Venice Biennale, Part One

Chief Curator Janice Driesbach recently traveled to Italy where she experienced the Venice Biennale 55th International Art Exhibition.

Our first afternoon we made our way via a short vaporetto ride and on foot to two of the collateral Biennale exhibitions—both in palazzi (palace-like buildings) along the Grand Canal.  We saw a section of Glasstress: White Light/White Heat in elegant rooms, each adorned with amazing chandeliers (most of which were part of the original decor, it seemed). Rina Banjeree‘s multimedia installation (photo below) was a highlight there.  I have admired her works on paper for some time, but her 3-D work was new to me.

Rina Banjeree's multimedia installation

Rina Banjeree’s multimedia installation

Next we saw Rudolf Stingel’s extraordinary installation at the Palazzo Grassi. 38 rooms (I’m told, didn’t count) with floors and walls covered with inkjet-printed carpet each  containing one of Stingel’s paintings.  An amazing contemplative space.

Rudolf Stingle installation

Rudolf Stingle installation

On our second day we headed to the first of the two main exhibition sites—the Arnsenale, which formerly housed an armory and shipyards.  We were greeted by Marino Aurito’s model that gave the name to this year’s event, The Encyclopedic Palace.  Highlights included Camille Henrot’s single-channel video Grosse Fatigue, which earned a Silver Lion award (think Oscars for artists) and is featured on the cover of the current Artforum.

Camille Henrot's Grosse Fatigue

Screenshot from Grosse Fatigue. Image courtesy Kamel Mennour Gallery, http://www.kamelmennour.com/media/6289/camille-henrot-grosse-fatigue.html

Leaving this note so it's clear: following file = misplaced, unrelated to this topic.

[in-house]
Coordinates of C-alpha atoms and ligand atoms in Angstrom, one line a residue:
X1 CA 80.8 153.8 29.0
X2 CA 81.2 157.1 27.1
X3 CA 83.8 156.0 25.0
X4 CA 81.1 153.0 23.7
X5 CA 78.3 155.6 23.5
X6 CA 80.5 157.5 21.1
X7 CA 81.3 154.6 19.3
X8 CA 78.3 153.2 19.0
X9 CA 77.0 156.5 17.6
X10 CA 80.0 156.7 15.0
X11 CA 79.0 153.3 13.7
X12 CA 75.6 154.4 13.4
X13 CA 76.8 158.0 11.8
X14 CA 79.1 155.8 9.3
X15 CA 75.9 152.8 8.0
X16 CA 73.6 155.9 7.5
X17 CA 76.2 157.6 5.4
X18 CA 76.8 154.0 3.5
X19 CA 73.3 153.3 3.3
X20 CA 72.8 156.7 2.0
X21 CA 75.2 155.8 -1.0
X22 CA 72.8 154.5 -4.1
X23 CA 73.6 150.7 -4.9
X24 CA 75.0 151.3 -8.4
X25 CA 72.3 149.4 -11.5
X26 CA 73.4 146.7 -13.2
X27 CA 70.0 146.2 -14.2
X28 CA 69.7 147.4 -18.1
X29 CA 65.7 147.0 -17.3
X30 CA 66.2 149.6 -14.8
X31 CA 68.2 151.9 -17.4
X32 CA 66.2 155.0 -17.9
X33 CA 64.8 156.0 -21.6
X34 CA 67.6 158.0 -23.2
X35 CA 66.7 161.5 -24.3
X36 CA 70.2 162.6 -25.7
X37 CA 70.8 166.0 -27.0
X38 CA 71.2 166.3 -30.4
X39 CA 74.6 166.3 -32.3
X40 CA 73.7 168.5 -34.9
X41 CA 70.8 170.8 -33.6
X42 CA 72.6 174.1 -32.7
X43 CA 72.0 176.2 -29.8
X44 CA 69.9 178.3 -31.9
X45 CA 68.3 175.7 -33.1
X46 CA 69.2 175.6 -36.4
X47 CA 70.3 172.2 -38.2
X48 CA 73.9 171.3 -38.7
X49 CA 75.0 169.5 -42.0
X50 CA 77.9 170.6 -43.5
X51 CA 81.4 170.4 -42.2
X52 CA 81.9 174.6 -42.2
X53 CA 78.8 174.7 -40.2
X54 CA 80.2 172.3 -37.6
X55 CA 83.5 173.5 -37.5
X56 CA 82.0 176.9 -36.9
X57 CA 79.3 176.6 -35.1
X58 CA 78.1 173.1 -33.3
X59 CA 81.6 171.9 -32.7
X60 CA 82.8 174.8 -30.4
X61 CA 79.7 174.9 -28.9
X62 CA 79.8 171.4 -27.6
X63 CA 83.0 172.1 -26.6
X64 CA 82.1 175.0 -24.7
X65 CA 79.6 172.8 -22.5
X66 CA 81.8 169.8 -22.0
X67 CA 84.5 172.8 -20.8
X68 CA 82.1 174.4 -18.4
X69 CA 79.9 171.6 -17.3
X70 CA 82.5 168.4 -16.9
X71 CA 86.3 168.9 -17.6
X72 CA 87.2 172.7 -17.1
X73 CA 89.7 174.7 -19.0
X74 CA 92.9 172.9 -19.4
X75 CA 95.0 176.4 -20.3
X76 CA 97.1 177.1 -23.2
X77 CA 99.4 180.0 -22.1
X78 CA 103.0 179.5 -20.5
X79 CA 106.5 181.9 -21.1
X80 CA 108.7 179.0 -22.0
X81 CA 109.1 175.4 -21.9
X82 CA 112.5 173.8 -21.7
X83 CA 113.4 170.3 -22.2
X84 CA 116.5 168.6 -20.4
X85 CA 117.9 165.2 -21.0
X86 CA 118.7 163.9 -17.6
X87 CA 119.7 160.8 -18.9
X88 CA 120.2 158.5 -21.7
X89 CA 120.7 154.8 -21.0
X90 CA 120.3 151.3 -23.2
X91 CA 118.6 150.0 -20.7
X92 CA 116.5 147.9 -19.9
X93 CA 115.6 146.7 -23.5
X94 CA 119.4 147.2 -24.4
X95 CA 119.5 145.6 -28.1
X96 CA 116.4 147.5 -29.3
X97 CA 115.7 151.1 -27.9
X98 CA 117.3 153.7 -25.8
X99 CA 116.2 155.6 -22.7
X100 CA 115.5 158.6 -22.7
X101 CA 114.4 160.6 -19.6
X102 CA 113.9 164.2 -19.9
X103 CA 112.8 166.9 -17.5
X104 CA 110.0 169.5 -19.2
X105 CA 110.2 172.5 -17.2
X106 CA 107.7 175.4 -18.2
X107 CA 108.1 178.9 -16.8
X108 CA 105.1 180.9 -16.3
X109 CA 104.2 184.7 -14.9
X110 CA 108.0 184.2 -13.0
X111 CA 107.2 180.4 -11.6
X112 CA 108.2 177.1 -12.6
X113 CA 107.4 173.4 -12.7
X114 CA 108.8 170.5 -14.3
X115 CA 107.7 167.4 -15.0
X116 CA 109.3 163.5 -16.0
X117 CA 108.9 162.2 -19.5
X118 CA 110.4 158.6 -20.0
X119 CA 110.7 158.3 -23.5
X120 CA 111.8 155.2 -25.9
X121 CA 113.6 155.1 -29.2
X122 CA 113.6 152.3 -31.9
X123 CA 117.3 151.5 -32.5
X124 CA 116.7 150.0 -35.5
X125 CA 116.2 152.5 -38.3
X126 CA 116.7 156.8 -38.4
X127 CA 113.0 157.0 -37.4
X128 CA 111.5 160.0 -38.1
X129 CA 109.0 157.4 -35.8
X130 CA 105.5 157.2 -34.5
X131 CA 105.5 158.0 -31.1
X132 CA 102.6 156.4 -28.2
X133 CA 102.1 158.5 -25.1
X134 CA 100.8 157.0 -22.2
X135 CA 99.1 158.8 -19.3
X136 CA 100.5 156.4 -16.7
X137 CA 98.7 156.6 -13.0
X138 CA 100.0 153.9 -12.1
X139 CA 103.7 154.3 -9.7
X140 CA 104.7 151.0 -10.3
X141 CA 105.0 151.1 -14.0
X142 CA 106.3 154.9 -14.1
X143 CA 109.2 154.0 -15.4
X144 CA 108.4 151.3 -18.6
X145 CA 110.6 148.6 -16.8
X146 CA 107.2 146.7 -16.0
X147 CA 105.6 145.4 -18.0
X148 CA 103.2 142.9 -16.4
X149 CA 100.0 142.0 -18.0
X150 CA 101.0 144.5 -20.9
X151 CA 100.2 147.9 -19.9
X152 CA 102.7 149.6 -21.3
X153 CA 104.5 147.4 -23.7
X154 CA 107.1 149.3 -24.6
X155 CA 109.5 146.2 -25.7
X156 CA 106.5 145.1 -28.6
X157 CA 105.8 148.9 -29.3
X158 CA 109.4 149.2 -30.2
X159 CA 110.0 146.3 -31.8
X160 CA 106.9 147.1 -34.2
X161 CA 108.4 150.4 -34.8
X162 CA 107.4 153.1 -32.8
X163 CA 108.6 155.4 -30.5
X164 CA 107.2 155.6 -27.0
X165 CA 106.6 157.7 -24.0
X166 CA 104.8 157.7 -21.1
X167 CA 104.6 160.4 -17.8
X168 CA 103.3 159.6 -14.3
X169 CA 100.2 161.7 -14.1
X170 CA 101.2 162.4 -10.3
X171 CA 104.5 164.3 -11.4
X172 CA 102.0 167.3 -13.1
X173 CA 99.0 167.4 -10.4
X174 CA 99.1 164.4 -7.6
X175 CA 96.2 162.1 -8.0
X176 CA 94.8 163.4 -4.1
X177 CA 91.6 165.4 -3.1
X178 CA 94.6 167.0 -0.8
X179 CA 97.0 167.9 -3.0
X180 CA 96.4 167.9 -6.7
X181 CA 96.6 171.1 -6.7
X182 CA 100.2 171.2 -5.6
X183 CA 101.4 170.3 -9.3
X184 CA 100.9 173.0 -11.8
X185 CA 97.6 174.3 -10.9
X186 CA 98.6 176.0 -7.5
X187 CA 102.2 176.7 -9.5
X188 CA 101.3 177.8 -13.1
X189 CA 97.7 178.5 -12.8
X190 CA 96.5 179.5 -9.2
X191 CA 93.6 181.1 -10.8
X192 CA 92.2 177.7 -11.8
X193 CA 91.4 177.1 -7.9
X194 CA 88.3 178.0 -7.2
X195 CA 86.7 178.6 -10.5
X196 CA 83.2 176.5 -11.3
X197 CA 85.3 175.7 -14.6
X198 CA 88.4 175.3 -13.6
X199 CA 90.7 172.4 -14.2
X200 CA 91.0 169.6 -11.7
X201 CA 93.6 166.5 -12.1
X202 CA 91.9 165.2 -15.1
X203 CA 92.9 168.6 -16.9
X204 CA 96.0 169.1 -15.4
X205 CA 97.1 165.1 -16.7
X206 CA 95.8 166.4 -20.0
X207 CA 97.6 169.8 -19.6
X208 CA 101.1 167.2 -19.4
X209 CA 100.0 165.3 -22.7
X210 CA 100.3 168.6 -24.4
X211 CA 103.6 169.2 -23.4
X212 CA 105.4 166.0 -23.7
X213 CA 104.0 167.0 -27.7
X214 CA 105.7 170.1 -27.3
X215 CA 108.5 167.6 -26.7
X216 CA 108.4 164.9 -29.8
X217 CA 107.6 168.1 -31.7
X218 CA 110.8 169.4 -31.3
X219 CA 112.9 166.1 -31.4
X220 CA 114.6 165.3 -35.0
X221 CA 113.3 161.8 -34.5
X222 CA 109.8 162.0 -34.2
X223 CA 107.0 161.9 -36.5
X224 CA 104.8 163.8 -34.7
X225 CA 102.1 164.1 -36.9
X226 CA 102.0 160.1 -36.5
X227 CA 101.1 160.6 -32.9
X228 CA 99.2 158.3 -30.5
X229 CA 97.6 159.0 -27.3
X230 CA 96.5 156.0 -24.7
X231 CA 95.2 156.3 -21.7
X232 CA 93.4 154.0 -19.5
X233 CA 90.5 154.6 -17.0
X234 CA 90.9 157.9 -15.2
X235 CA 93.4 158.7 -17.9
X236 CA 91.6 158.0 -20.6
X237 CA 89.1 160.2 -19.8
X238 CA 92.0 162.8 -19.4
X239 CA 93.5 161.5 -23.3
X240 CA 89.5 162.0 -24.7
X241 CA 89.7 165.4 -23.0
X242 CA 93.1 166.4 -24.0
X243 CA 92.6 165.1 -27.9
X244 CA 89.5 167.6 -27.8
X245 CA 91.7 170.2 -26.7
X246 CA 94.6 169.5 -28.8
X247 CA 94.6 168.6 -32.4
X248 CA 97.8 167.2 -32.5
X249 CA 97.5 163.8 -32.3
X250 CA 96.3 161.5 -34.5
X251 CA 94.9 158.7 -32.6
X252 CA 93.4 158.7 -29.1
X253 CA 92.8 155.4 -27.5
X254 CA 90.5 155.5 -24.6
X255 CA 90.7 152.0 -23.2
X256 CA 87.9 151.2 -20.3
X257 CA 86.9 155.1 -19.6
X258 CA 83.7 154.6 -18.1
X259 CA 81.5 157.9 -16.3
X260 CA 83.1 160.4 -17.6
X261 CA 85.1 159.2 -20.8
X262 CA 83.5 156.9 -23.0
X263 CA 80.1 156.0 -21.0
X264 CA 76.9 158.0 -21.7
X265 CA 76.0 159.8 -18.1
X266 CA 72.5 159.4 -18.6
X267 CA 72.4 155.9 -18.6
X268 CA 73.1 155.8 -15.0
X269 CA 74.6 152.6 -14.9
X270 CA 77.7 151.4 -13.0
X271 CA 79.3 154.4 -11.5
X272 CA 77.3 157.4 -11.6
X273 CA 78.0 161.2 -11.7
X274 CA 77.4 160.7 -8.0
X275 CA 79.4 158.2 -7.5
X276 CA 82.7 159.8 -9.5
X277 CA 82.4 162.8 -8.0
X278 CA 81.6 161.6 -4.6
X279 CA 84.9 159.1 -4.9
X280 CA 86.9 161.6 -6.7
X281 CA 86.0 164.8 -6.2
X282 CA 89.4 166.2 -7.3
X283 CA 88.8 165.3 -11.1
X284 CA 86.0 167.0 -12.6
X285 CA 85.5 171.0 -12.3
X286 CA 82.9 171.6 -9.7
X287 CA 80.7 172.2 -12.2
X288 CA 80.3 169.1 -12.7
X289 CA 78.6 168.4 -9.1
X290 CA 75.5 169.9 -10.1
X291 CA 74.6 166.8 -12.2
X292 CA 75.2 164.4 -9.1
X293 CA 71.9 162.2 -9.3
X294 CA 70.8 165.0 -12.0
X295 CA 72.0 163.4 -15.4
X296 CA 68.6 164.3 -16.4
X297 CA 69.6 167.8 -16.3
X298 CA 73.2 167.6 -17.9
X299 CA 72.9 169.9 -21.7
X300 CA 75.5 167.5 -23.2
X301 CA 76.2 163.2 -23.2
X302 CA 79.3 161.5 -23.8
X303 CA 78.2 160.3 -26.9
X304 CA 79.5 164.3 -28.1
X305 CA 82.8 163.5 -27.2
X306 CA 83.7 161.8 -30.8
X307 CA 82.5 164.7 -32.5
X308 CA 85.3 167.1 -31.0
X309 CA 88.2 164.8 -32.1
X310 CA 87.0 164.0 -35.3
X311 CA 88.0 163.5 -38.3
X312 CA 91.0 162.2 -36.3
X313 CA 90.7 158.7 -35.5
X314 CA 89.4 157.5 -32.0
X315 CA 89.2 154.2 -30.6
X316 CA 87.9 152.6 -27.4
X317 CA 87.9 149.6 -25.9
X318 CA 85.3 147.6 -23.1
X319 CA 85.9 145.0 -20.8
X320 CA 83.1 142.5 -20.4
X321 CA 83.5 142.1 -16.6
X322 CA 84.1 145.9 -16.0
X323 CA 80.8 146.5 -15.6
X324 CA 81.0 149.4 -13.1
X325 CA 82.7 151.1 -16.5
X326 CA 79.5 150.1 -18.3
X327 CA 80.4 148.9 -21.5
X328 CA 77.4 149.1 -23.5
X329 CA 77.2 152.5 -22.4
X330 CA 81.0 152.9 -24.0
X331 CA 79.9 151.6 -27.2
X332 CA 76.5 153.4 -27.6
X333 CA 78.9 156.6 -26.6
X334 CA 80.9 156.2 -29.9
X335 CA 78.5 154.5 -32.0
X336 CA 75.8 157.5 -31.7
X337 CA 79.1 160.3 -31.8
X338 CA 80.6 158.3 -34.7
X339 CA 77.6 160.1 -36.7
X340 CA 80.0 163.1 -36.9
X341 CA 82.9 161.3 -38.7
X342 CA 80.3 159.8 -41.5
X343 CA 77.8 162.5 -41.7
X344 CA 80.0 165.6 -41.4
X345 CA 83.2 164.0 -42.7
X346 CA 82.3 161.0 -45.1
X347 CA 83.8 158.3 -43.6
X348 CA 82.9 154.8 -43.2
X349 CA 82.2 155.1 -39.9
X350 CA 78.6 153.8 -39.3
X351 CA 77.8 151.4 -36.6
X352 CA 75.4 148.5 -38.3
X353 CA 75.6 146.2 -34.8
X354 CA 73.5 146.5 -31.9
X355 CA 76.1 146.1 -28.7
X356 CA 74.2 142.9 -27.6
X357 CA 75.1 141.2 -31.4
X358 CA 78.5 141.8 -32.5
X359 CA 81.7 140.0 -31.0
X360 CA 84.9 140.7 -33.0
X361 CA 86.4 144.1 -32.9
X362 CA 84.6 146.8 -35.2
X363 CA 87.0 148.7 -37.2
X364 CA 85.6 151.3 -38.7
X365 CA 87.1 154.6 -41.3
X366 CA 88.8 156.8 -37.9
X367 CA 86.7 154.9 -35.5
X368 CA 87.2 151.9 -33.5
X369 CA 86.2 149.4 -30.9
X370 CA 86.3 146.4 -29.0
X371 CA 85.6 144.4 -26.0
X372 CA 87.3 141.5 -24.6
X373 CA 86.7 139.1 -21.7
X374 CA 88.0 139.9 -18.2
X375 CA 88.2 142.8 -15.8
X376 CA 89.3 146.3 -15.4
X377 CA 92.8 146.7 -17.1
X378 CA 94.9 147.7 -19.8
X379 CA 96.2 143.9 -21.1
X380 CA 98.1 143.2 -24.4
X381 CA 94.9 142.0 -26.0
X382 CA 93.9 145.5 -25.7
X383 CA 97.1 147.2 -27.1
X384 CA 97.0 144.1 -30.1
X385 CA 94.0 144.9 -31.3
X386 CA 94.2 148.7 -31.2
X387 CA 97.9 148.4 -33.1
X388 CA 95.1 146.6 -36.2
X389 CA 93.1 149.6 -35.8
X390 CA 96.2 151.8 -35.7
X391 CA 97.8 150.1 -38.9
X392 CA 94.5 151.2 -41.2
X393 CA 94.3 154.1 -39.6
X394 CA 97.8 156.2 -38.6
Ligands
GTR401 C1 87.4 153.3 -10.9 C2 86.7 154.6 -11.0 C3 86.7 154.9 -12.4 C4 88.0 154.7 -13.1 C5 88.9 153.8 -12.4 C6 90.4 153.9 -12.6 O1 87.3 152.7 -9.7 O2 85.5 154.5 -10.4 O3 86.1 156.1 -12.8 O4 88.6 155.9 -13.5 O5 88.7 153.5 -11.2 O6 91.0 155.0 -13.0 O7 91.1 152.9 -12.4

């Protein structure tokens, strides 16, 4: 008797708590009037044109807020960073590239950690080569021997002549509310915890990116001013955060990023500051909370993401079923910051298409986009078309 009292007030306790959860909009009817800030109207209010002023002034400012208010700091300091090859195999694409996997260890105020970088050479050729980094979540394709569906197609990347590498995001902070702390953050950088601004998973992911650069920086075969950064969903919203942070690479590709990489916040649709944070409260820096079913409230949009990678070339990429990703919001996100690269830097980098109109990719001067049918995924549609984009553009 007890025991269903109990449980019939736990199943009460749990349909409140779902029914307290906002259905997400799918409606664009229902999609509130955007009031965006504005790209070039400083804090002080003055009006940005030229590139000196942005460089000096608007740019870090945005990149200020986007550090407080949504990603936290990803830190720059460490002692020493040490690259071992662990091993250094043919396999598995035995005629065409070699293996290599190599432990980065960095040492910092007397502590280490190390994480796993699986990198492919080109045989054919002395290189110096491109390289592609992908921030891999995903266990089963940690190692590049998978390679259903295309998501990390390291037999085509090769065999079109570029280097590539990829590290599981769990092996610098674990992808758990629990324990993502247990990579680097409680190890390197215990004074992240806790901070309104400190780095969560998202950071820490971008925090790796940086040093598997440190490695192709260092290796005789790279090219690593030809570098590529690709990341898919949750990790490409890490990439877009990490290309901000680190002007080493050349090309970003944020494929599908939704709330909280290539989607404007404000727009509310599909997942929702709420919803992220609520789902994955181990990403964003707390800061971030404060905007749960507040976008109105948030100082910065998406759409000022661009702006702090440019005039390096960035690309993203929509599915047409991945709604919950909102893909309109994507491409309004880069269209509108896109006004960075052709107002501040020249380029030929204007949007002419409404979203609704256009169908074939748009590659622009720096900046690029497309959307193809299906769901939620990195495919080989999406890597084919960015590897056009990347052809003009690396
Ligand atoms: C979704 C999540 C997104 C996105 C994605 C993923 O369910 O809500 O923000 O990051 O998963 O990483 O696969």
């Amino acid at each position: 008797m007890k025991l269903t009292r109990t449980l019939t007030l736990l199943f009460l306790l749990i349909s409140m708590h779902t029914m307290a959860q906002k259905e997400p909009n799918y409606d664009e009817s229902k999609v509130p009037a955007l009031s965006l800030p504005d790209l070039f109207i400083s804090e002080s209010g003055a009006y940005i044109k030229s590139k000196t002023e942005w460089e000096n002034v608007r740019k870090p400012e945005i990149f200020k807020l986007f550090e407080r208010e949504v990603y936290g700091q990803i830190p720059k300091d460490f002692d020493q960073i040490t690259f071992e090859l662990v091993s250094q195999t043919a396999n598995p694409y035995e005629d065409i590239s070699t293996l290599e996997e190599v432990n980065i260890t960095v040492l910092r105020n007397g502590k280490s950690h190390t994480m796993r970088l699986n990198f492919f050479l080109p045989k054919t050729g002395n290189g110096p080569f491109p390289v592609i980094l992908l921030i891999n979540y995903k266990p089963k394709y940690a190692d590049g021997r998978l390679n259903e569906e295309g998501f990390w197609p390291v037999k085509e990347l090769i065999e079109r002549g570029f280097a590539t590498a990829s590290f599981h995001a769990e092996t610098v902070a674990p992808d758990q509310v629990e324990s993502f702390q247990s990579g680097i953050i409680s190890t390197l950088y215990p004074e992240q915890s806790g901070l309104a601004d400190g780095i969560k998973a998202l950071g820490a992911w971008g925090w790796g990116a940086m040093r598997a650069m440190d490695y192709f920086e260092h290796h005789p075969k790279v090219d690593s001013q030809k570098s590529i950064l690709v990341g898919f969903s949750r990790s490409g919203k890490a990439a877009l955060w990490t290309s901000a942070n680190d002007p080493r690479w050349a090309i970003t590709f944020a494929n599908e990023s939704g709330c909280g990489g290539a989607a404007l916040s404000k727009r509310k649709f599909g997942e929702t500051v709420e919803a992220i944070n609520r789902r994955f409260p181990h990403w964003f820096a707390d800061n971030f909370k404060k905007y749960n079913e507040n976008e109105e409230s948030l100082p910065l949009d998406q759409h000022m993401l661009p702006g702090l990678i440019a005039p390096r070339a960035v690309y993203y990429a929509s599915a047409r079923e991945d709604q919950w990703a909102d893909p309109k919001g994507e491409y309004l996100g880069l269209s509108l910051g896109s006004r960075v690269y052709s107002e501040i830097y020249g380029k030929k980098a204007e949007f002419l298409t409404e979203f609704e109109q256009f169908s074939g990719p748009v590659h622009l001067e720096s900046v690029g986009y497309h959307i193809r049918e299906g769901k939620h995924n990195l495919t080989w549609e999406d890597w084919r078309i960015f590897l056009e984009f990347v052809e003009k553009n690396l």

Drawings by the Turkish artist Yüksel Arslan using potash, honey, egg whites, oil, bone marrow, blood and urine were also quite wonderful. While there were few paintings represented at the Arsenal , three canvases by Daniel Hesidence (born in Akron, as it turns out) were quite fine.

A special section of the exhibition was curated with Cindy Sherman—and included photo albums Sherman has collected and used as inspiration for her work.  Among the interesting artists featured there was Phyllis Galembo, featuring residents of Ghana dressed for masquerades that parody festivals Europeans introduced.

Beyond the main exhibition galleries were national pavilions, including wonderful representations from Argentina (videos and sculptures evoking Eva Peron), Turkey, and Indonesia.  Wandering to the back of the Arsenale at the end of the day, we were serenaded by Ragnar Kjartanssson’s crew of seven musicians aboard the S.S. Hangover and delighted by a wall of drawings by Marco Tirelli in the Italian Pavilion.

Our third day was spent at the second major Biennale site, the Giardini. One room featured a wonderful combination of Ron Nagle’s evocative ceramics, and Tantric paintings and textiles by Geta Bratescu.  Another highlight was the performance Tino Sehgal orchestrated with two performers aligned in chanting, dancing, beatboxing (which won Sehgal a Golden Lion).

One example of Tino Seghal’s orchestration—the performers rotate frequently so that the dynamics of the performance change constantly:

As at the Arsenale, there were a number of national pavilions nearby, including Sarah Sze’s carefully calibrated installations in the United States pavilion (which also earned a Golden Lion).  Anri Sala’s three-part (four screen) video Ravel Ravel Unravel was also exquisite and Jeremy Deller’s English Magic was Great Britain’s quite fine entry, even accompanied by tea served in a gallery overlooking a garden (much appreciated late in the afternoon on a gray day).

Sarah Sze

Sarah Sze

Jeremy Deller

Jeremy Deller

Ai Wei Wei (below) in Germany’s presentation was also riveting.  Yes, I know he’s not German, and neither were any of the other three artists in this wide-ranging exhibition (hosted in France’s space no less—France and Germany having traded pavilions this year)!

Ai Wei Wei

Ai Wei Wei’s installation

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